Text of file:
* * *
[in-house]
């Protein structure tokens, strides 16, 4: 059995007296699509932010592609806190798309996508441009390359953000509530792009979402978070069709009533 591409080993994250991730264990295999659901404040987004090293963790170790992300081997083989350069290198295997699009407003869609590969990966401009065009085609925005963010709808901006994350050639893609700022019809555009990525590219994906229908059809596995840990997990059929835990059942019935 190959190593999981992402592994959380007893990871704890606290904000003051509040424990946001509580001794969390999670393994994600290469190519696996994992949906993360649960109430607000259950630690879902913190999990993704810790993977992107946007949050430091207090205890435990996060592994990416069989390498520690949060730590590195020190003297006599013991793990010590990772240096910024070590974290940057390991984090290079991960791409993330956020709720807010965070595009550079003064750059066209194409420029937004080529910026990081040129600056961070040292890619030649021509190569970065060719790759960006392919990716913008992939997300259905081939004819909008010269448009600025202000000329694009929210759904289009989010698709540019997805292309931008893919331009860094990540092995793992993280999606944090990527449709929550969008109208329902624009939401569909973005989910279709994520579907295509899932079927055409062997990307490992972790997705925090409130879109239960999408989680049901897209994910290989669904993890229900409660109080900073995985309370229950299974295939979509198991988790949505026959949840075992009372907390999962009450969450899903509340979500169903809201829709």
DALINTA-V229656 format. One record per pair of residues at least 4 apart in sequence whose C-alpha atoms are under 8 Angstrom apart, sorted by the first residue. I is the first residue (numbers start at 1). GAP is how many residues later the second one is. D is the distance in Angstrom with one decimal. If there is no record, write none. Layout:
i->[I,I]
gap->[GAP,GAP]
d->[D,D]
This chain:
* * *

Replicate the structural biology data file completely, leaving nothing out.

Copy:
[in-house]
């Protein structure tokens, strides 16, 4: 059995007296699509932010592609806190798309996508441009390359953000509530792009979402978070069709009533 591409080993994250991730264990295999659901404040987004090293963790170790992300081997083989350069290198295997699009407003869609590969990966401009065009085609925005963010709808901006994350050639893609700022019809555009990525590219994906229908059809596995840990997990059929835990059942019935 190959190593999981992402592994959380007893990871704890606290904000003051509040424990946001509580001794969390999670393994994600290469190519696996994992949906993360649960109430607000259950630690879902913190999990993704810790993977992107946007949050430091207090205890435990996060592994990416069989390498520690949060730590590195020190003297006599013991793990010590990772240096910024070590974290940057390991984090290079991960791409993330956020709720807010965070595009550079003064750059066209194409420029937004080529910026990081040129600056961070040292890619030649021509190569970065060719790759960006392919990716913008992939997300259905081939004819909008010269448009600025202000000329694009929210759904289009989010698709540019997805292309931008893919331009860094990540092995793992993280999606944090990527449709929550969008109208329902624009939401569909973005989910279709994520579907295509899932079927055409062997990307490992972790997705925090409130879109239960999408989680049901897209994910290989669904993890229900409660109080900073995985309370229950299974295939979509198991988790949505026959949840075992009372907390999962009450969450899903509340979500169903809201829709």
DALINTA-V229656 format. One record per pair of residues at least 4 apart in sequence whose C-alpha atoms are under 8 Angstrom apart, sorted by the first residue. I is the first residue (numbers start at 1). GAP is how many residues later the second one is. D is the distance in Angstrom with one decimal. If there is no record, write none. Layout:
i->[I,I]
gap->[GAP,GAP]
d->[D,D]
This chain: